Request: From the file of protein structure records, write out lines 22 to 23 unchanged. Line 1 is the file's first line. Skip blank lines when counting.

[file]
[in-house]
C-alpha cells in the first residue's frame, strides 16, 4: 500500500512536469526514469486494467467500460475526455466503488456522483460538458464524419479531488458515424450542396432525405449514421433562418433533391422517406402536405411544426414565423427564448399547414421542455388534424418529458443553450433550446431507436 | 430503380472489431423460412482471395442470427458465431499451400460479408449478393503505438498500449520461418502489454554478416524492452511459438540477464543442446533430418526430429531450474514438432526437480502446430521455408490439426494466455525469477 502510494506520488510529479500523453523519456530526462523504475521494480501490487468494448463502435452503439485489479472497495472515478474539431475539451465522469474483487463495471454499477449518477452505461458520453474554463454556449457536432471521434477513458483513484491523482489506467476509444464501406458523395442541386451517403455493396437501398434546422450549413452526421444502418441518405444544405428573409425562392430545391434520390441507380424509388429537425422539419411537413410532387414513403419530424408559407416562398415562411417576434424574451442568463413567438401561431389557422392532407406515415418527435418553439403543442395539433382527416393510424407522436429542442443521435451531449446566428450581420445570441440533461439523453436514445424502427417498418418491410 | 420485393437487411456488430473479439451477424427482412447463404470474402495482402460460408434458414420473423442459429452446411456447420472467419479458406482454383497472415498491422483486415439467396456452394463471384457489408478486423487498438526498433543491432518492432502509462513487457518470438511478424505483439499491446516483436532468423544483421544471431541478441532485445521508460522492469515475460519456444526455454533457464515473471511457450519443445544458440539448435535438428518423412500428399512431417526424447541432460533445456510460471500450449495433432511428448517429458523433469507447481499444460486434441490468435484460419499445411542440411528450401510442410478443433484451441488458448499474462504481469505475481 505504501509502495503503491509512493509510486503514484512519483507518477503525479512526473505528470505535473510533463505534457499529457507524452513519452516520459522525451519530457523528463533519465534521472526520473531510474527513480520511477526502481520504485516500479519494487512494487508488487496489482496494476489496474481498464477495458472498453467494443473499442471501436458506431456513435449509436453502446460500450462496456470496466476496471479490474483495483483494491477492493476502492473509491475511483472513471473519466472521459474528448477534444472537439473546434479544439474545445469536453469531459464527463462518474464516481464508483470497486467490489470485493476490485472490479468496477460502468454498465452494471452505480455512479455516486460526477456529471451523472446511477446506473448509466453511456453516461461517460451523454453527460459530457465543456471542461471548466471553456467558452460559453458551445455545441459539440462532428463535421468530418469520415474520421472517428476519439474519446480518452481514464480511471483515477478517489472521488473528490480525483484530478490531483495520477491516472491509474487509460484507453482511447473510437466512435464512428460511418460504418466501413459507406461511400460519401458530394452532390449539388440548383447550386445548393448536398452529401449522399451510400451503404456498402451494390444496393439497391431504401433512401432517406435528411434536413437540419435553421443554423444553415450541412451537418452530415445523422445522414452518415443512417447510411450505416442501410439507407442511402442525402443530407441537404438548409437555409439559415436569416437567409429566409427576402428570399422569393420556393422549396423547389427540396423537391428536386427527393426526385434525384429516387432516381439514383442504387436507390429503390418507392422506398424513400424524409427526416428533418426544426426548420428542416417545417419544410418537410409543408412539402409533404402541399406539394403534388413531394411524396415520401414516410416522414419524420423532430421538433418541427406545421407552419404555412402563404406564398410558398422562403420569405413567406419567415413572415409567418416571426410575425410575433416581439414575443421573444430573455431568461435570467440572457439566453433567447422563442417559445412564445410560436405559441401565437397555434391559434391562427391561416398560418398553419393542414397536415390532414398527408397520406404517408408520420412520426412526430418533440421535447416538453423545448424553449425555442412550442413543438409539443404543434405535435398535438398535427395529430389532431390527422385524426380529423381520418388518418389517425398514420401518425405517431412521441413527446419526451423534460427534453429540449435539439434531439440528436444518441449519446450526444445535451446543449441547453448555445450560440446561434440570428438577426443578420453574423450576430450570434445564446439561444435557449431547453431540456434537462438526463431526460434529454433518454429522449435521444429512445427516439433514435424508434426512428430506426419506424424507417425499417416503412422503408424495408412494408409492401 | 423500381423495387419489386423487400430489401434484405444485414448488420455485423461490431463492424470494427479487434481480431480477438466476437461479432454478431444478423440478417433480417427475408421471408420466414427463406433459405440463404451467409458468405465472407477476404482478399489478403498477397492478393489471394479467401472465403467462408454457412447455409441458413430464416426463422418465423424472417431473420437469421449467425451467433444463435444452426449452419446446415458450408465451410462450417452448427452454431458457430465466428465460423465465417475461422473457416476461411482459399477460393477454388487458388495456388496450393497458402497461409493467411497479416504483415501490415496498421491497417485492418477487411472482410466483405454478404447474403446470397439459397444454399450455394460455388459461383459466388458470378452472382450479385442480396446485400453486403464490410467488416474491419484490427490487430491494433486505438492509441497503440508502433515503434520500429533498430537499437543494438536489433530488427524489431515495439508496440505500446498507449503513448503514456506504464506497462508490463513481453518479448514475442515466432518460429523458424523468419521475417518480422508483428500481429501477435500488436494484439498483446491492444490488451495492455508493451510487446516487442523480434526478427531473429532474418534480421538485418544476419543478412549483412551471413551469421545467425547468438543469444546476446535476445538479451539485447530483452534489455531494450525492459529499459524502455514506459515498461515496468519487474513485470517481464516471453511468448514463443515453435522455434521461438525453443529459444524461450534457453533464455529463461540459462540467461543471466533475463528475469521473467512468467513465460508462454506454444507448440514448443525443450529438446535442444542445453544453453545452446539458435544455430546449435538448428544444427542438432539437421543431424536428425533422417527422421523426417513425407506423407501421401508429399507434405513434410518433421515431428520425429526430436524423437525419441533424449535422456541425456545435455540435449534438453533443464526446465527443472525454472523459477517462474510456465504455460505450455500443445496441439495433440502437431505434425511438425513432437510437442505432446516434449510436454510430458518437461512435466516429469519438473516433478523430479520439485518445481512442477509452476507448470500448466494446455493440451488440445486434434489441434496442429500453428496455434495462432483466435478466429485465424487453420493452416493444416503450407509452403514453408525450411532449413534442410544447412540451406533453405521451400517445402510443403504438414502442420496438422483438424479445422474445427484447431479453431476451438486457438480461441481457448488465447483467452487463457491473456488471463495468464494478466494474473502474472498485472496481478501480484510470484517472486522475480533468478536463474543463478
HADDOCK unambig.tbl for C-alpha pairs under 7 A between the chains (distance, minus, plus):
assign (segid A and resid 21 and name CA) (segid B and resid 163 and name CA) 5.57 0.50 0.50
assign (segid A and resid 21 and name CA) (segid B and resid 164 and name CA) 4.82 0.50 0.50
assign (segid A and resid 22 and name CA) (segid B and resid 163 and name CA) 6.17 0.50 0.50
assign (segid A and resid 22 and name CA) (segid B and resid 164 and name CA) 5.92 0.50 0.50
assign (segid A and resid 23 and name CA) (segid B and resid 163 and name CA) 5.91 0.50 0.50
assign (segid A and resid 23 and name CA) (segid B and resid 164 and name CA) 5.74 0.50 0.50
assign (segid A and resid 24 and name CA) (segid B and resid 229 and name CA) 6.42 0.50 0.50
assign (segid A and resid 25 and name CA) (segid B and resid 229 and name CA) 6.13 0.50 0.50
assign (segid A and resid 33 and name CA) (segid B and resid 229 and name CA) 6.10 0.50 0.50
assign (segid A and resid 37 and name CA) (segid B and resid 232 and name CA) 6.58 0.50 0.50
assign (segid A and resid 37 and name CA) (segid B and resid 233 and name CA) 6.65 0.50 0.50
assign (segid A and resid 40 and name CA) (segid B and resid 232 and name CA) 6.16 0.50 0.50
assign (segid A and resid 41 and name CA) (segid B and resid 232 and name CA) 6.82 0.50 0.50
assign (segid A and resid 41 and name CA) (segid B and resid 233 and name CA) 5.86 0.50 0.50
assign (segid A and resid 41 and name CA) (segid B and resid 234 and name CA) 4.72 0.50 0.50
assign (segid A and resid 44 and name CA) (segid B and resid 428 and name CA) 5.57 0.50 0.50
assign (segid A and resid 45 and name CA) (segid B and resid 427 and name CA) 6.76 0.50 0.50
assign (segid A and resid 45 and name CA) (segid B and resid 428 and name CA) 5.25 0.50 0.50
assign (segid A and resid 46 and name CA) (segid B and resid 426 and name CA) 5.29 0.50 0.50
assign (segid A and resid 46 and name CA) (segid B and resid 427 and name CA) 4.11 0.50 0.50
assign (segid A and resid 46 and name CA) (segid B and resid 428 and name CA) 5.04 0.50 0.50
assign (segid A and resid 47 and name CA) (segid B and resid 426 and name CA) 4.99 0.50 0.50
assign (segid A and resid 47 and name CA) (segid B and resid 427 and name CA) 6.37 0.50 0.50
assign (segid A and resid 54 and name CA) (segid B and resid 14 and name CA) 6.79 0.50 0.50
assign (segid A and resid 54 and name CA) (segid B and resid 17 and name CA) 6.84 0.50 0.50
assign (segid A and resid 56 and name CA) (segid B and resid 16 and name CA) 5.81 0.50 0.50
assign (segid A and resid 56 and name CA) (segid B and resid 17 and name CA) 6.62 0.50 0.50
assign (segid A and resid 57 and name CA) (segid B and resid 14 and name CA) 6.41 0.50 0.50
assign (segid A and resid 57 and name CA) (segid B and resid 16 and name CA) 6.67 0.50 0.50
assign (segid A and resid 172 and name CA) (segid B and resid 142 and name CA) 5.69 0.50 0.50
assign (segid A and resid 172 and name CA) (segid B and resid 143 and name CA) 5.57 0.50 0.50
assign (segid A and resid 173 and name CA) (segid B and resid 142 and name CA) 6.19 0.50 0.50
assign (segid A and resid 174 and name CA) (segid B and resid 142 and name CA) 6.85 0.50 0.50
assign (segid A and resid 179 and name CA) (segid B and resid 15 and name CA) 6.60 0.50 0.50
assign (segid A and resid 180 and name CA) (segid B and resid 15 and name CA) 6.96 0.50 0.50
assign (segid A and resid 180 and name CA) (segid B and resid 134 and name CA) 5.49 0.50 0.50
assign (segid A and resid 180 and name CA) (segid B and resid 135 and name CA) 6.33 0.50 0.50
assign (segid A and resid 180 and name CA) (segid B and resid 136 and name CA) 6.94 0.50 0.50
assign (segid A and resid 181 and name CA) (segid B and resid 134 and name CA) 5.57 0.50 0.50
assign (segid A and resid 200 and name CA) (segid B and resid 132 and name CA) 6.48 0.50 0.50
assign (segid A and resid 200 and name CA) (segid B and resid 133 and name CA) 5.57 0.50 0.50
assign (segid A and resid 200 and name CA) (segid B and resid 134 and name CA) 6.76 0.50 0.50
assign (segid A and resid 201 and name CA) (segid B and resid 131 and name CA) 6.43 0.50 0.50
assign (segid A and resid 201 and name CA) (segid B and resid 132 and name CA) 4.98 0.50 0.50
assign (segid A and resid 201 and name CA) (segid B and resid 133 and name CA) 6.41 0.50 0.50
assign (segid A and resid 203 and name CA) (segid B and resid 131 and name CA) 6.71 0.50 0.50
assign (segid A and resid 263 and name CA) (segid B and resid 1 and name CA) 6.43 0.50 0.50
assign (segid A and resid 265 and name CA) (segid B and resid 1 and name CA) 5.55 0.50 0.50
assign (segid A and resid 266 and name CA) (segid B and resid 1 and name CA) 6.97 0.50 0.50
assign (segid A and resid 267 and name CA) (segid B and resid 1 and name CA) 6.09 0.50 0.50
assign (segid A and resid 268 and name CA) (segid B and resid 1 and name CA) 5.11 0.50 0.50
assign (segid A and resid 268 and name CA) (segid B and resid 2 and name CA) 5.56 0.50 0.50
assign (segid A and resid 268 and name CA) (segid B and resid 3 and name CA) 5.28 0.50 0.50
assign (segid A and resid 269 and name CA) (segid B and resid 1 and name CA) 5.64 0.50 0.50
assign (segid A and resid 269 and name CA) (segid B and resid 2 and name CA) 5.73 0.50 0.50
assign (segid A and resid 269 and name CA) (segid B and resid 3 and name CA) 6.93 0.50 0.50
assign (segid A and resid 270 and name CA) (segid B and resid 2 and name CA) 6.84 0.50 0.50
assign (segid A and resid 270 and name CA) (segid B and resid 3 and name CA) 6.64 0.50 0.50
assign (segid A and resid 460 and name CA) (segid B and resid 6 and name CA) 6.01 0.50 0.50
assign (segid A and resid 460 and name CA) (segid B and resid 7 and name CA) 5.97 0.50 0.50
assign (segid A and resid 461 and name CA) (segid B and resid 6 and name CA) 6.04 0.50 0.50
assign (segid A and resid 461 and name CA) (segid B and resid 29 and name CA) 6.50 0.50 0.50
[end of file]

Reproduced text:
assign (segid A and resid 46 and name CA) (segid B and resid 426 and name CA) 5.29 0.50 0.50
assign (segid A and resid 46 and name CA) (segid B and resid 427 and name CA) 4.11 0.50 0.50